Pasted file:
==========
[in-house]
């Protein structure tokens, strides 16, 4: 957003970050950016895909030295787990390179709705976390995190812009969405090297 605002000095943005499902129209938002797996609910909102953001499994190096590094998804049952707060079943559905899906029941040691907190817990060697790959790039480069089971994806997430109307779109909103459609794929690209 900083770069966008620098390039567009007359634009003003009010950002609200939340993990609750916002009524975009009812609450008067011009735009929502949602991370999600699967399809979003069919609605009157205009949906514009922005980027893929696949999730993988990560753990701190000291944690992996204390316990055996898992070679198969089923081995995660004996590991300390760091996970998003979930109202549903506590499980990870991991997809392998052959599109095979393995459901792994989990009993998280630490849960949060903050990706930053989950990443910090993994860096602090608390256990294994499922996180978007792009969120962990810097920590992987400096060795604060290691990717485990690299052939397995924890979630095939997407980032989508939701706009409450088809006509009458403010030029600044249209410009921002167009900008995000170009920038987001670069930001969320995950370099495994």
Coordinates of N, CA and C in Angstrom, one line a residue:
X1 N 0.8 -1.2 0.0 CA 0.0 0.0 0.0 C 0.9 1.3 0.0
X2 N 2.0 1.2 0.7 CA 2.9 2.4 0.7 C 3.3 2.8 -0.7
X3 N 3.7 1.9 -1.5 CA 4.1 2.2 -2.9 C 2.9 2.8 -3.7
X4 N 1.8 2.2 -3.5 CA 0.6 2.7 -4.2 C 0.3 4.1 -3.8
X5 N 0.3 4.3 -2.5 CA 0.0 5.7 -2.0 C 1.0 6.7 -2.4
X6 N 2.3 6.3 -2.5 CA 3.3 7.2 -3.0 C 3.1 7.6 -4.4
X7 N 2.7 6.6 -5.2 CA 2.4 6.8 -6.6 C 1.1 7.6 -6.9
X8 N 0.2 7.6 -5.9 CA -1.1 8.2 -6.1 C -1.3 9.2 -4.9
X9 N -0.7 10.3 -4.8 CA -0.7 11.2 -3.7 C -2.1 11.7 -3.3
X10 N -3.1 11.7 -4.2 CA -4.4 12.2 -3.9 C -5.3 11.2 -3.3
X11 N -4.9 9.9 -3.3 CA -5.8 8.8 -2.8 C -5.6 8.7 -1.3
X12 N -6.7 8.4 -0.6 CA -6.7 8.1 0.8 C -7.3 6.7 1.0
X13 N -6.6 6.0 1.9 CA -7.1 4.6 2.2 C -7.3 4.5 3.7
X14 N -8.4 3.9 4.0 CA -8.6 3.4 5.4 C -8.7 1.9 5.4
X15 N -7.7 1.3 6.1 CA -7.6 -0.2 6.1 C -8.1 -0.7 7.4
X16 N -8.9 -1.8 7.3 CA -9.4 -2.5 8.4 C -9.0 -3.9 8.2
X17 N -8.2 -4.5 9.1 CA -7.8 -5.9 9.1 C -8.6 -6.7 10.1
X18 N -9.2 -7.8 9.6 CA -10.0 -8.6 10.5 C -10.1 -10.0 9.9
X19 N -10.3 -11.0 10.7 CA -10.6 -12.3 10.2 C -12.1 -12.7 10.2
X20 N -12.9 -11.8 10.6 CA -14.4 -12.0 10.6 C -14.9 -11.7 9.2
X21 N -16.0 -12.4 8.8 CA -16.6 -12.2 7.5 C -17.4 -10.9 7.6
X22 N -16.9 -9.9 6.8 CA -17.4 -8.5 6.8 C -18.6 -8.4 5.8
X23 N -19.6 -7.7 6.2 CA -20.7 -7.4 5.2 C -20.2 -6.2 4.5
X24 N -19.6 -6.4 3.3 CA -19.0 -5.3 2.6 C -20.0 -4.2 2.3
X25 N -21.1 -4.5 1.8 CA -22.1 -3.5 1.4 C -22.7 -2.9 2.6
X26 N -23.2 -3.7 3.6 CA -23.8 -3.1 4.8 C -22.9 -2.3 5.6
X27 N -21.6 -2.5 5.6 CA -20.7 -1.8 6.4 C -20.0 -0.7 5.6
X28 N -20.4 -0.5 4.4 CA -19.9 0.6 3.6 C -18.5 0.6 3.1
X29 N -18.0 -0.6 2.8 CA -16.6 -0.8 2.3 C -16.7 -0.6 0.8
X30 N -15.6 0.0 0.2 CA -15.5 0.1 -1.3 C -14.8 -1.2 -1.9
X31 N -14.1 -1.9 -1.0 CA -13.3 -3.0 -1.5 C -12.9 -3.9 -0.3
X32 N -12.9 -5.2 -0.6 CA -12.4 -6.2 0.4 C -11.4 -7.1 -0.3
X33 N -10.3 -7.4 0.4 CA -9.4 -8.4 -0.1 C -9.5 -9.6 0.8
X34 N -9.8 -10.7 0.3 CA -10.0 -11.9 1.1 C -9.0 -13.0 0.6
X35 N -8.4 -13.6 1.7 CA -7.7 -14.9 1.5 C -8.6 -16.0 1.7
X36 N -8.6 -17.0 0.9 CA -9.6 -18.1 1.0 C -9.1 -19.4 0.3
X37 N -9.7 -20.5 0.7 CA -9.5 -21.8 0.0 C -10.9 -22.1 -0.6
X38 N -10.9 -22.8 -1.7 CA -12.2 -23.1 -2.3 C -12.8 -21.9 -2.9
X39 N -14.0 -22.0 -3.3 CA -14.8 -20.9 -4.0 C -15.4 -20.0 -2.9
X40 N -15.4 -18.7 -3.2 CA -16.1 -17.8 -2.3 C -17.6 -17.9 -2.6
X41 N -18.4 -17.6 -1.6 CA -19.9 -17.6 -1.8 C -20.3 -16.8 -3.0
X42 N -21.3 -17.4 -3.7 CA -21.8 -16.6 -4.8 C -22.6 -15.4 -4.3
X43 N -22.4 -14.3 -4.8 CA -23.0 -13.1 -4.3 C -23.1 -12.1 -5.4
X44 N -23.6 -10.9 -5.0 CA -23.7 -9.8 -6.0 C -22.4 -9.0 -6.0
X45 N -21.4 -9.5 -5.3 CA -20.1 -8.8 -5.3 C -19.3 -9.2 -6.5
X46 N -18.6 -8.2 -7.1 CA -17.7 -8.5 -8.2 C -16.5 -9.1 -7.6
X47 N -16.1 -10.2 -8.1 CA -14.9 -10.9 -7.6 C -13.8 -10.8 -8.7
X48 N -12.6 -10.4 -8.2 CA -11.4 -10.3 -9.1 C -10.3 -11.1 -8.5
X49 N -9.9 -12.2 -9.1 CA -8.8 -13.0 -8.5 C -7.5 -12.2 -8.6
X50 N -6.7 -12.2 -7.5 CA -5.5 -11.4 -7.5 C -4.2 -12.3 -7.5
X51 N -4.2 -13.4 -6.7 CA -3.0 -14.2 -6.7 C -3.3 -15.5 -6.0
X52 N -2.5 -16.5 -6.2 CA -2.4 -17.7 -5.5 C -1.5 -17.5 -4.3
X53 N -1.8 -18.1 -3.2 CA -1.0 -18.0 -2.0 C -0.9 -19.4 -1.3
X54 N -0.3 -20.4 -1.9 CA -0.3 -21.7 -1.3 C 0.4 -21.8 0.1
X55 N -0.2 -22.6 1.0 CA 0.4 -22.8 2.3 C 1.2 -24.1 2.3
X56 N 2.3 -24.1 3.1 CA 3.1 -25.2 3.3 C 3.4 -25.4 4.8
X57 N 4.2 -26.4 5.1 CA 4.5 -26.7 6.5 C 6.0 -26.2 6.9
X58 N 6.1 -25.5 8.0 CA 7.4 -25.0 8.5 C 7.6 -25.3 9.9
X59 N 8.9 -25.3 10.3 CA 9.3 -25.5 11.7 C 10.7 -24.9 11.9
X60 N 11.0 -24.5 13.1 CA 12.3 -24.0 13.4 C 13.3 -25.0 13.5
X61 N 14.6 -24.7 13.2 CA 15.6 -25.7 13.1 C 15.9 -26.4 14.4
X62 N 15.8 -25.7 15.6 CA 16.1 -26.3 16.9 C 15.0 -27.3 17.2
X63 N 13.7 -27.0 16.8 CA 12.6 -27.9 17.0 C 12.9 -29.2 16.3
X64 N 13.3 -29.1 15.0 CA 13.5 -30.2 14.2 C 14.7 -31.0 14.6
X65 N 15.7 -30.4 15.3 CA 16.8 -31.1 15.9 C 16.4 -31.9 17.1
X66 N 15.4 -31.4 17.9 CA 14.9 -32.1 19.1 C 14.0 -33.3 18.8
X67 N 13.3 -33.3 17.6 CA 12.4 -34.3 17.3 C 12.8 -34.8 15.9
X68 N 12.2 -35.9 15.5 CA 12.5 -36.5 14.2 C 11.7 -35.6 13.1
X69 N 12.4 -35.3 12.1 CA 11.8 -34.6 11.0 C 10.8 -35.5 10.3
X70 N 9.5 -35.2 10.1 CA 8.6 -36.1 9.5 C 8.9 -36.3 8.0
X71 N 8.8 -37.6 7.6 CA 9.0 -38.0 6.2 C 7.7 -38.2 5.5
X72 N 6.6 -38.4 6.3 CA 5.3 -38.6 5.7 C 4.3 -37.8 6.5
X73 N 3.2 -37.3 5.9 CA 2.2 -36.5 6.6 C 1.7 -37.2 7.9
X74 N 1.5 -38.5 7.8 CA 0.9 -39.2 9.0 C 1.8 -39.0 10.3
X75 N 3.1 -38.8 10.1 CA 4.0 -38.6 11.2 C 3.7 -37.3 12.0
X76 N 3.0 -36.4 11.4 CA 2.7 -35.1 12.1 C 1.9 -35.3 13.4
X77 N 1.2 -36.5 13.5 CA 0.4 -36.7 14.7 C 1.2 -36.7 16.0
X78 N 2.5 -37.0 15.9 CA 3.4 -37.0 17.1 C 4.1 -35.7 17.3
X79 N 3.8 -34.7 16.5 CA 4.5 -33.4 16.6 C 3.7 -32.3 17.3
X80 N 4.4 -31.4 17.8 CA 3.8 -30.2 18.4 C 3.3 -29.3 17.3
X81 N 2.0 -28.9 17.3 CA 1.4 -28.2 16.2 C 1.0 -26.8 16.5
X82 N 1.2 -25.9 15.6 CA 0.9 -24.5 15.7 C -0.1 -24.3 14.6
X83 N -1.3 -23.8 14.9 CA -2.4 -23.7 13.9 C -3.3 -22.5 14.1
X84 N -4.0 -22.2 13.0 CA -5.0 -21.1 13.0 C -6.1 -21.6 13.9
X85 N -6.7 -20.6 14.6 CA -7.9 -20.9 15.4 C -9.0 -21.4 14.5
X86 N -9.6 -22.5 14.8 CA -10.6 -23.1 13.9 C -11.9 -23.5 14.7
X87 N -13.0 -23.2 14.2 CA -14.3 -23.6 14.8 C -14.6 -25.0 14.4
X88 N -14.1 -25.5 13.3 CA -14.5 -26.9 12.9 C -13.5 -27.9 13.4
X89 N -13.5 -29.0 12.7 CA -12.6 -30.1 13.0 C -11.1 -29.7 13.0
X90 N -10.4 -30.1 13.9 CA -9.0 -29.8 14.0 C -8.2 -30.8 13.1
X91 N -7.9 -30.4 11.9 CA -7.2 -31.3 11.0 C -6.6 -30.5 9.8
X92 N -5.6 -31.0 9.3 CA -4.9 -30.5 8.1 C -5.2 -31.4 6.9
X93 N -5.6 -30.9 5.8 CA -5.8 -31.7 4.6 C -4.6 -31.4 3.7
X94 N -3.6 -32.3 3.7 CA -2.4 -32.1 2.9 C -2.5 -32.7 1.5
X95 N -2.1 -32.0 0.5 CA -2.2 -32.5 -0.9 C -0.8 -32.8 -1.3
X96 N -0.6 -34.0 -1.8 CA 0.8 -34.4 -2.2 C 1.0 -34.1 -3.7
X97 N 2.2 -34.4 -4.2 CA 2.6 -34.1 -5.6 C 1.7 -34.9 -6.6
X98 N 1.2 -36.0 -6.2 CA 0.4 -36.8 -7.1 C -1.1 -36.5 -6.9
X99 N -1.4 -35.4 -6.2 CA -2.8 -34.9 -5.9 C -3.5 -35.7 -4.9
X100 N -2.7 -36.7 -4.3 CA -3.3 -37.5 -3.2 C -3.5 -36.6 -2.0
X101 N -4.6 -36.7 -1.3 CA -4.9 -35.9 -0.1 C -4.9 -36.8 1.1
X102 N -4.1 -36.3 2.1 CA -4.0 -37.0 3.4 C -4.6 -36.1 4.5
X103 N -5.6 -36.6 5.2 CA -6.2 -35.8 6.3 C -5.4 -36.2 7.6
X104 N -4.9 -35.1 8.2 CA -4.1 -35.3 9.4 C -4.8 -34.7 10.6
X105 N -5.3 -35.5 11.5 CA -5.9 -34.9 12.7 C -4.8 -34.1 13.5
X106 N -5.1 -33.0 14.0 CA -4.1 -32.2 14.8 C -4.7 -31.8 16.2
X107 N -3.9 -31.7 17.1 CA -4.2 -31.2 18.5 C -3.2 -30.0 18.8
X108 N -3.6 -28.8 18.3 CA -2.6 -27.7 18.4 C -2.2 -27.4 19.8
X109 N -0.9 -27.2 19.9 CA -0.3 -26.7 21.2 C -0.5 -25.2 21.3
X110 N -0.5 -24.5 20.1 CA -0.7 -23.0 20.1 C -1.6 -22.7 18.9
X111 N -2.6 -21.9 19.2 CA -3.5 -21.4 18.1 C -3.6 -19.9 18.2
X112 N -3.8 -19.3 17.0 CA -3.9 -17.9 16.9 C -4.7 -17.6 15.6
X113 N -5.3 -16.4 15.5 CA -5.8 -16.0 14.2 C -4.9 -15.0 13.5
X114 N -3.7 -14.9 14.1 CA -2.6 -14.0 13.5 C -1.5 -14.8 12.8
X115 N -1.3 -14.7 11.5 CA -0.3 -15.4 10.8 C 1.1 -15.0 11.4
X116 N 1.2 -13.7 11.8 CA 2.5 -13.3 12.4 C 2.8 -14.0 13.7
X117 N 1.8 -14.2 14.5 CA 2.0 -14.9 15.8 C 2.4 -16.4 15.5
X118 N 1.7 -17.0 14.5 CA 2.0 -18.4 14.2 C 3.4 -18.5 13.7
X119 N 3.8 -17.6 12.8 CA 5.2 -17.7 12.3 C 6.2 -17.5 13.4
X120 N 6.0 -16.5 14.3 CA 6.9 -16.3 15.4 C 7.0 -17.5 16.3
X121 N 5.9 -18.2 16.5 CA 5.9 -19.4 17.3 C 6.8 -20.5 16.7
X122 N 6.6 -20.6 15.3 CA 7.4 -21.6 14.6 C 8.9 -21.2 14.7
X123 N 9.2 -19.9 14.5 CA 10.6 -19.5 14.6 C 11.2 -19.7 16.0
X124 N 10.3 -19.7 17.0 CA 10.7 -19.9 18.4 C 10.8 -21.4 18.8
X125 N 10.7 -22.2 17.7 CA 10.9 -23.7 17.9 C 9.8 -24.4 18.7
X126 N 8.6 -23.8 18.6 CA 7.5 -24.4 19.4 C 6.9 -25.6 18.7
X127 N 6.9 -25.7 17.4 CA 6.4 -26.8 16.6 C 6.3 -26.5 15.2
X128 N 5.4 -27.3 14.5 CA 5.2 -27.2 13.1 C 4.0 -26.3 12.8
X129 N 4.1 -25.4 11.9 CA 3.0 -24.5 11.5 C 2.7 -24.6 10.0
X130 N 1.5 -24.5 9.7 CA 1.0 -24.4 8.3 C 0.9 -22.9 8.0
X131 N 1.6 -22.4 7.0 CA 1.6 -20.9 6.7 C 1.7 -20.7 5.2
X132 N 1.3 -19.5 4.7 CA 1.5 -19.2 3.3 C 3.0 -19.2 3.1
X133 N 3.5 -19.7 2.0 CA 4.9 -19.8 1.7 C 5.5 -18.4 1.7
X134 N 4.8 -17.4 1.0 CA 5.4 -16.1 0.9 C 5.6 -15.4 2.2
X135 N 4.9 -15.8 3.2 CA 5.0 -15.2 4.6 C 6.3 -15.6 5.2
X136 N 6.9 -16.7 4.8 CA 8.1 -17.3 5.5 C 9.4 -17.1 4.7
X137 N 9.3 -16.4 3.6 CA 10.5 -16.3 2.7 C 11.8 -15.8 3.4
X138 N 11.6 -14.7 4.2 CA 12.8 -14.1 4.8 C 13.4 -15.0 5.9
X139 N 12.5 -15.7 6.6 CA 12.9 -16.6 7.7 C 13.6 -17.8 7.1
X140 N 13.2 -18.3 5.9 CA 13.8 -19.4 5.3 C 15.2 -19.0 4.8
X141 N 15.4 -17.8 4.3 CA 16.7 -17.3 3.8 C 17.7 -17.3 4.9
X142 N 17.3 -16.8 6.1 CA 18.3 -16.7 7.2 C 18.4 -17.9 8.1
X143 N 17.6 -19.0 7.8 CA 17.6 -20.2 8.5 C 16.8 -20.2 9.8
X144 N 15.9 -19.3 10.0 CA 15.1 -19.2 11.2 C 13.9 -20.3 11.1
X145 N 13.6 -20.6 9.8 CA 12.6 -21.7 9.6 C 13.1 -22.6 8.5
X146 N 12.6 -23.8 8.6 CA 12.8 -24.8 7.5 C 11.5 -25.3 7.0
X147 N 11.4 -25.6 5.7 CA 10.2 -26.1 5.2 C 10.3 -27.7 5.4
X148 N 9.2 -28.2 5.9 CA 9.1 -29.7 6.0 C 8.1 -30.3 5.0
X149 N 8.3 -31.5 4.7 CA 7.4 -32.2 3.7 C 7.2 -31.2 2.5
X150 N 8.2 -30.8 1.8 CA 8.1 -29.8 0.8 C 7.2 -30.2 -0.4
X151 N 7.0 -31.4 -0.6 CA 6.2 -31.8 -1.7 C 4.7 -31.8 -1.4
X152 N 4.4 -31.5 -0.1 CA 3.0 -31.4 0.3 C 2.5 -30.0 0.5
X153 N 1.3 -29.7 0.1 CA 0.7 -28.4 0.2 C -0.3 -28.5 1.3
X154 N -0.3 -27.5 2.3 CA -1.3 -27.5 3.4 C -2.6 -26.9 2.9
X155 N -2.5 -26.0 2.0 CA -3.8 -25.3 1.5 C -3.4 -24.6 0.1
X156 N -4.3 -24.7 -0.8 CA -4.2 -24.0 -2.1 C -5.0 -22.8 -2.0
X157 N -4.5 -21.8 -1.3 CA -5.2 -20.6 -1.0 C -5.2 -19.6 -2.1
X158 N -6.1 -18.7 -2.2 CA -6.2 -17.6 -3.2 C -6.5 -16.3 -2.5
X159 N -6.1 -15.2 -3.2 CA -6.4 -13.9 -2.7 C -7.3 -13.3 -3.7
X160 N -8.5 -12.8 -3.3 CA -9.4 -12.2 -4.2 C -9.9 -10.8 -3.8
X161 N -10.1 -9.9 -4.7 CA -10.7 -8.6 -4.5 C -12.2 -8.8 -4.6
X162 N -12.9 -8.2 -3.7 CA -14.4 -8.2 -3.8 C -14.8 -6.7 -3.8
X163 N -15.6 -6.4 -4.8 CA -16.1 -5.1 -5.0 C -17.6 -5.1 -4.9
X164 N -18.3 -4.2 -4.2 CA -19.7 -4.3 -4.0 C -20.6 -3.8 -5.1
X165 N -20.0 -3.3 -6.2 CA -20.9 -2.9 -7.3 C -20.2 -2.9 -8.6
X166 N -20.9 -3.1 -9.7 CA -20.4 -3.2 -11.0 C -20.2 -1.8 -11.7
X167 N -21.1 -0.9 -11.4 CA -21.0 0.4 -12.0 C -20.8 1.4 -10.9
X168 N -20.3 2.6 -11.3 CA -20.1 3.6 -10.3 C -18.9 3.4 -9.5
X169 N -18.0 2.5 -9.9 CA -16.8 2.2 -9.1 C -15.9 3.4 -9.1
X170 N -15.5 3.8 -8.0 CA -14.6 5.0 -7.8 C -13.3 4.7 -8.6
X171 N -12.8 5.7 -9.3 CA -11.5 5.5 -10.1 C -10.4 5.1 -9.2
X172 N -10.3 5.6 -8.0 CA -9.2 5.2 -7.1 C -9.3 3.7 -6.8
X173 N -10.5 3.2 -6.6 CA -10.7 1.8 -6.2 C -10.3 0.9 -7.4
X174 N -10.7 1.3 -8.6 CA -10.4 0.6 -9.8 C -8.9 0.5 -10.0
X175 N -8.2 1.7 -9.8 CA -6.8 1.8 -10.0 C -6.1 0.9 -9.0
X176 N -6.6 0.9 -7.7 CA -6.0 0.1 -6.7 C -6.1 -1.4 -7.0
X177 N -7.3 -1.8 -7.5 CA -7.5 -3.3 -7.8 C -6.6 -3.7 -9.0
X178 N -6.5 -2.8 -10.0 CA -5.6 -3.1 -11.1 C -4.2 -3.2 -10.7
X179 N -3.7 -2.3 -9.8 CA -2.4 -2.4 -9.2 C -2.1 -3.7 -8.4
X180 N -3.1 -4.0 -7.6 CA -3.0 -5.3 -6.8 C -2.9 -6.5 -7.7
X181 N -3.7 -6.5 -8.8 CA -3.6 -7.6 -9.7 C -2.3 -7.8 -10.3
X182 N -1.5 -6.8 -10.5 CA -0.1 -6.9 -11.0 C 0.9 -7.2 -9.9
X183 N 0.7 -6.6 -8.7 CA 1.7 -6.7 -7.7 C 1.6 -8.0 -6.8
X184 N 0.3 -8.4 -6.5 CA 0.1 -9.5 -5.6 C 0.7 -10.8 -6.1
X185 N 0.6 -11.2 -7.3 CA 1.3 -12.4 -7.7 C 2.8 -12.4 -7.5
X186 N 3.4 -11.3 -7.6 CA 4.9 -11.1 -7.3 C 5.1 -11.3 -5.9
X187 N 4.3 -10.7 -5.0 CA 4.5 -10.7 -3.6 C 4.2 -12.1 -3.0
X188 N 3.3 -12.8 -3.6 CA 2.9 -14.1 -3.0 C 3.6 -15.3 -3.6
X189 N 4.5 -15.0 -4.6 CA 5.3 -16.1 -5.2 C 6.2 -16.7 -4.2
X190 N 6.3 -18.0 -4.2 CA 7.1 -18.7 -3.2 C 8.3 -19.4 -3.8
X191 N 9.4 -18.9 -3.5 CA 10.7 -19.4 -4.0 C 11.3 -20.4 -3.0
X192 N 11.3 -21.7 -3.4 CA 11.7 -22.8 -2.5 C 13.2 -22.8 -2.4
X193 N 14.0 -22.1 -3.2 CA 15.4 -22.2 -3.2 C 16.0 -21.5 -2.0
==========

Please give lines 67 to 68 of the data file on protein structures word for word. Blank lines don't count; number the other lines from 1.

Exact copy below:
X64 N 13.3 -29.1 15.0 CA 13.5 -30.2 14.2 C 14.7 -31.0 14.6
X65 N 15.7 -30.4 15.3 CA 16.8 -31.1 15.9 C 16.4 -31.9 17.1